The new standard
When it comes to ACC basketball, however, no memory is complete without Dean Smith.
During those early years, with Krzyzewski in the conference alongside Cremins and NC State’s charismatic Jim Valvano, Smith – North Carolina’s longtime and respected head coach – and his program were the yardstick. -league gold, a dynamic beautifully captured in John Feinstein. The Legends Club. The Tar Heels were perennial contenders and their coach was a proven winner.
Smith was the benchmark, and Krzyzewski witnessed it firsthand in a 1984 game against the Tar Heels – the best team in the country managed by Michael Jordan – at Cameron Indoor Stadium. After a mid-game outburst from Smith at the scorer’s table went unpunished by the officiating team, Krzyzewski fumed to the media after the game that there was a “double standard that sometimes exists in this league”, noting that Smith seemed to operate under a different set of rules.
There were bigger stories that day – fan behavior was front and center as the Blue Devils nearly beat the defending domestic champions – and Krzyzewski’s post-match comments were relegated to the page 13 of today’s edition of The Chronicle. But all these years later, with Krzyzewski as a clear benchmark not just in ACC basketball, but in college basketball, this moment lingers as a reminder that to become an icon in the sport, Krzyzewski had to face a .
Of course, Krzyzewski has now won more games than anyone, including Smith. By the time the Duke coach passed Smith for second place all-time with his 880th victory, there was no doubt that Krzyzewski was the gold standard of his day, if not something more.
“I don’t want to take this too seriously, but rather say, ‘I’m one of the guys who’s won a lot of games,'” Krzyzewski said after passing Smith. “To share a spotlight with Dean [Smith] and [Bob Knight]it is a great honour.”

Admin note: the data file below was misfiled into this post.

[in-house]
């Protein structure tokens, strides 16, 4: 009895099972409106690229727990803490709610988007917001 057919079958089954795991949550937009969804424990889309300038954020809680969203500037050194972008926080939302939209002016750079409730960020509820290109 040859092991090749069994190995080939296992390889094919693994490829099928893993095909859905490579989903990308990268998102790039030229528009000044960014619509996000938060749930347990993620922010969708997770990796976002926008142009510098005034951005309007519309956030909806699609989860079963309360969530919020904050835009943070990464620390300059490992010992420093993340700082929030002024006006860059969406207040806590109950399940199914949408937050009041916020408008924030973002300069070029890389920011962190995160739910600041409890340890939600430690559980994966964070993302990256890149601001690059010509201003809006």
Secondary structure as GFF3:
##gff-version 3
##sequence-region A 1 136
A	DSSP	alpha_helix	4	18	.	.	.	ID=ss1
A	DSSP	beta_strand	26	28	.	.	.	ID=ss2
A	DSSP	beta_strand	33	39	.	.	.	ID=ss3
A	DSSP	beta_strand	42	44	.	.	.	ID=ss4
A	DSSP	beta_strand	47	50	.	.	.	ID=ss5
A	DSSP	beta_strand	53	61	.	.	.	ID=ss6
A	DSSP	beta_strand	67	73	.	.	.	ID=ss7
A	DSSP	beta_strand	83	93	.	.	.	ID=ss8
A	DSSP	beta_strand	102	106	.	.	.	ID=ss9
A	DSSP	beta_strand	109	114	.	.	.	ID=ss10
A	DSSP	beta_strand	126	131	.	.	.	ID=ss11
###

“The ACC I Know”
In one of the final road games of his senior season, Krzyzewski and the Blue Devils traveled to Virginia for revenge after a 69-68 loss at Durham two weeks prior. Duke got the job done, winning 65-61 in another chapter of what has become one of the ACC’s most hotly contested rivalries.
“Just another Duke-Virginia game,” Krzyzewski said after the game.
For Virginia head coach Tony Bennett, like Pastner and so many others, this wasn’t just another game, but probably the last meeting with Krzyzewski. Bennett took to center court just before kickoff to honor Krzyzewski’s “monumental contributions to the world of basketball”, presenting the coach with a plaque that Krzyzewski would later joke “weighs about 800 pounds”.
“Look, I’m not looking for a farewell tour or anything like that,” Krzyzewski said after the game. “But this is my last year, and if there’s any way to celebrate the brotherhood that’s in the game, that’s a good thing.”
Two familiar faces sat in the crowd that evening. Krzyzewski met with former Virginia head coach Terry Holland, who coached the Cavaliers from 1974 to 1990, and Virginia’s 7-foot-4 tall Ralph Sampson was also in attendance.
So, as Krzyzewski pondered the significance of Bennett’s pregame gesture, he again began to reminisce. This time, he recalled how a television program on the team bus that day brought back memories of his early days at Duke, taking on Sampson, Jordan and the rest of the ACC.
“It made me think of Terry [Holland] and dean [Smith]”My wife, Mickie, and Ann Holland are really close friends, and Ann had texted her last night saying they’d be at the game, and that’s the other camaraderie. You can’t believe Bobby Cremins and Jimmy Valvano’s wives and Dean’s wife, Linnea, they were all friends.
“It was like that before, and so tonight, for me, I was a little emotional about it because it’s the college game and it’s the ACC that I know.”
No matter how Krzyzewski’s final season ends, he’s sure to leave behind a legacy of camaraderie, especially on the show so fondly called The Brotherhood by all who come across it.
Especially all the wins, all the championships, maybe that’s why his legacy is built to last.
Editor’s note: This article is part of the Coach K commemorative edition of The Chronicle. Please click here for more content.
Jonathan Levitan is a Trinity sophomore and an associate Blue Zone editor of The Chronicle’s 117th volume.